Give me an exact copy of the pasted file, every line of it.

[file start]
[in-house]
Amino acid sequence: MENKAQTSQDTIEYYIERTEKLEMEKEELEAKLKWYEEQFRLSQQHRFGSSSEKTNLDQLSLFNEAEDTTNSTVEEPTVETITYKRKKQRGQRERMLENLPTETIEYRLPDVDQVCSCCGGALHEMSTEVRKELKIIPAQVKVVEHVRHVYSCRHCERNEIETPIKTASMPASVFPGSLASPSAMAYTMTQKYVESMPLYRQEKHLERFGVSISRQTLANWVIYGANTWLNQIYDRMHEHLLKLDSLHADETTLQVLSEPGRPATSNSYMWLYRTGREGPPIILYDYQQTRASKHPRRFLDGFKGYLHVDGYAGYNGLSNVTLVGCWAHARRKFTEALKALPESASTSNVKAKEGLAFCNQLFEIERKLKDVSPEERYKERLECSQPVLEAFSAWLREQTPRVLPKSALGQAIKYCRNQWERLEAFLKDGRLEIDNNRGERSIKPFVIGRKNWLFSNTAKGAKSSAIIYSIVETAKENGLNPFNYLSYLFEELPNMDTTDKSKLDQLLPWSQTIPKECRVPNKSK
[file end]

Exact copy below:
[in-house]
Amino acid sequence: MENKAQTSQDTIEYYIERTEKLEMEKEELEAKLKWYEEQFRLSQQHRFGSSSEKTNLDQLSLFNEAEDTTNSTVEEPTVETITYKRKKQRGQRERMLENLPTETIEYRLPDVDQVCSCCGGALHEMSTEVRKELKIIPAQVKVVEHVRHVYSCRHCERNEIETPIKTASMPASVFPGSLASPSAMAYTMTQKYVESMPLYRQEKHLERFGVSISRQTLANWVIYGANTWLNQIYDRMHEHLLKLDSLHADETTLQVLSEPGRPATSNSYMWLYRTGREGPPIILYDYQQTRASKHPRRFLDGFKGYLHVDGYAGYNGLSNVTLVGCWAHARRKFTEALKALPESASTSNVKAKEGLAFCNQLFEIERKLKDVSPEERYKERLECSQPVLEAFSAWLREQTPRVLPKSALGQAIKYCRNQWERLEAFLKDGRLEIDNNRGERSIKPFVIGRKNWLFSNTAKGAKSSAIIYSIVETAKENGLNPFNYLSYLFEELPNMDTTDKSKLDQLLPWSQTIPKECRVPNKSK